GOLDEN, Colo.-- CoorsTek, the world's leading engineered ceramics manufacturer, today announced that a team of scientists from CoorsTek Membrane Sciences, the University of Oslo (Norway) and the Instituto de Tecnología Química (Spain) have successfully completed laboratory testing of a ceramic membrane that generates compressed hydrogen from natural gas and electricity in a one-step process with near zero energy loss. The ceramic membrane makes production of hydrogen from abundant, low-cost natural gas so efficient that it will make hydrogen the cleanest and least expensive option for future automotive fueling — surpassing both electricity and petroleum. Results of the team's breakthrough development were recently published in the prestigious peer-reviewed scientific journal Nature Energy in the research report "Thermo-electrochemical production of compressed hydrogen from methane with near-zero energy loss."

The research report builds on 20 years of experience in the development and manufacturing of ceramic membranes at CoorsTek. The present membrane is made from oxides of abundant materials (including barium, zirconia, and yttrium), forming a solid ceramic electrolyte that can transport hydrogen in the form of protons at temperatures from 400 to 900 °C. By applying an electric potential over the ceramic cell, hydrogen is not only separated from other gases but also electrochemically compressed.

"Our breakthrough ceramic membrane technology makes it possible for hydrogen-fueled vehicles to have superior energy efficiency with lower greenhouse gas emissions compared to a battery electric vehicle charged with electricity from the grid," said Per Vestre, Managing Director at CoorsTek Membrane Sciences. "The potential for this technology also goes well beyond lowering the cost and environmental impact of fueling motor vehicles. With high-volume CoorsTek engineered ceramic manufacturing capabilities, we can make ceramic membranes cost-competitive with traditional energy conversion technology for both industrial-scale and smaller-scale hydrogen production."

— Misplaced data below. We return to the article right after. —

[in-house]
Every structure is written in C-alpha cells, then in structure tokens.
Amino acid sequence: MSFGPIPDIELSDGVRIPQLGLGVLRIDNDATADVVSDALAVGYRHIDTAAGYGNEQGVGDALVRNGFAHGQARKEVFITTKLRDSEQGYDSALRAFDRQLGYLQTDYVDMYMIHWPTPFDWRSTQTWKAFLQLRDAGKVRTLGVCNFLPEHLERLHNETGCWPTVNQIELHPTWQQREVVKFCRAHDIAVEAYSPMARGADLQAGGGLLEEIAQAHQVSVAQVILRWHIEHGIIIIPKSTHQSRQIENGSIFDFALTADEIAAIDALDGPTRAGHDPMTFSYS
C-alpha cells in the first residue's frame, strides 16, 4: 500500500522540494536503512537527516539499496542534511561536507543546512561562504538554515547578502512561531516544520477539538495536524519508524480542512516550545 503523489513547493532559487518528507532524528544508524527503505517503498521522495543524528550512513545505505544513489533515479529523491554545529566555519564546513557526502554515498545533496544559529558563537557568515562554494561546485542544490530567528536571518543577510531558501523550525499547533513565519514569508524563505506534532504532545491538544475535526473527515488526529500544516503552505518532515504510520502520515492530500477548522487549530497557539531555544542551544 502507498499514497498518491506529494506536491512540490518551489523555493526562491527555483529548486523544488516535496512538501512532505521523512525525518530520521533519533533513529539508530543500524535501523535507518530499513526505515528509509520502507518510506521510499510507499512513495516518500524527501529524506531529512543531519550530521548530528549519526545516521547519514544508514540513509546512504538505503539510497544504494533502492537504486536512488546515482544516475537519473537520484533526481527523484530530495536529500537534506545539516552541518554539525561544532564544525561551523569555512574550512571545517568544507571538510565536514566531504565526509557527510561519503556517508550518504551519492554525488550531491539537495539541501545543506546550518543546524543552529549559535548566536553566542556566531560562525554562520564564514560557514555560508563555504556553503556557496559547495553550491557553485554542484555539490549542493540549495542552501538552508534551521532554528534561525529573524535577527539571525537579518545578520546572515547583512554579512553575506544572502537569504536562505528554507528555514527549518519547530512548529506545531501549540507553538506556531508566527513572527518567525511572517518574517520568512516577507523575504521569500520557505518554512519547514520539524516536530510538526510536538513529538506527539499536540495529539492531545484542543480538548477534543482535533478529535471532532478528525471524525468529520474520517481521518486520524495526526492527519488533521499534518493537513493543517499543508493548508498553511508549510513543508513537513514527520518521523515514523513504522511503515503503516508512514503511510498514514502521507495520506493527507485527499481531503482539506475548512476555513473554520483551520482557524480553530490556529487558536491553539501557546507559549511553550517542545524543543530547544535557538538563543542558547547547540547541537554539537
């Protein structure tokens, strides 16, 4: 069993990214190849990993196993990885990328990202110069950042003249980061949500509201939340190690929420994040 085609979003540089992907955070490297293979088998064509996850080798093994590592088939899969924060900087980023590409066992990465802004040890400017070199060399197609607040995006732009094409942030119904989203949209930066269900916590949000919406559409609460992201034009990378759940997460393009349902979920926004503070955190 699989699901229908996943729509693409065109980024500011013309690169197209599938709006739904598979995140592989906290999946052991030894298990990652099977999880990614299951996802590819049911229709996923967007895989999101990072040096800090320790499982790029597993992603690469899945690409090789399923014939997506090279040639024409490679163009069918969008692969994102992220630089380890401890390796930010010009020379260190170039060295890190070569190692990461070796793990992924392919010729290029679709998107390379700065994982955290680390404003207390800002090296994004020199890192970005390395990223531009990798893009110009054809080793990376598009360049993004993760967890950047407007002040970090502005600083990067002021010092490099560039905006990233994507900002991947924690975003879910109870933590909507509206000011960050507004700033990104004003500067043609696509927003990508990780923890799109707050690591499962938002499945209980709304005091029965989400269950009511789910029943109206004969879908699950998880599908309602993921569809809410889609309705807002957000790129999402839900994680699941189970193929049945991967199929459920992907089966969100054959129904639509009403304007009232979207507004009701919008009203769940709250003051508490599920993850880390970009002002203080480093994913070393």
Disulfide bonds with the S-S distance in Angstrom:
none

Hydrogen is an energy carrier for next-generation fuel cell electric vehicles, and is already an important molecule for a range of industrial processes from food processing to manufacturing of glass and semiconductors, with ammonia-based fertilizers as the single largest application for hydrogen today. While a fuel cell electric vehicle will only need about 0.4 kg of hydrogen per day for typical family use, a world-scale ammonia plant needs a million times more, from 200 to 600 tons of hydrogen per day. CoorsTek Membrane Sciences research indicates that ceramic membranes can be a competitive technology for hydrogen production with integrated carbon capture, even at a scale required for cost-effective ammonia production.

"By combining an endothermic chemical reaction with an electrically operated gas separation membrane, we can create energy conversions with near zero energy loss", explains Dr. Jose Serra, Professor with Instituto de Tecnología Química (ITQ) in Valencia, Spain, a leading research lab for hydrocarbon chemistry and a co-author of the report in Nature Energy. "When you have the technology to convert energy from one form to another with almost no loss of energy, this opens up new ways to think about energy systems. For example, we can use the ceramic membrane technology to produce hydrogen from water. This will require more electric power than reforming of methane, but if electricity is available from renewable sources we can make hydrogen without CO2 emissions. You can also think one step further and design energy systems that are not only low carbon or zero carbon, but even have negative carbon emissions. This will be the case if you use renewable electricity to reform biogas to hydrogen, and store the produced carbon from the biogas underground. In this way, hydrogen can one day become a negative emission energy carrier."'

Until I see much fuller details, and it moves out of the lab, colour me skeptical, but it is vastly important if it works out.

When and if smart affordable membranes can/could eventually separate H2 from water and/or various gas, at no or small loss with little or small CO2 emission, the H2 economy would get a major boast?

H2 production and storage facilities (of various sizes) could eventually take place in a million + places and AD-FCEVs could run 24/7 with reduced pollution and GHGs.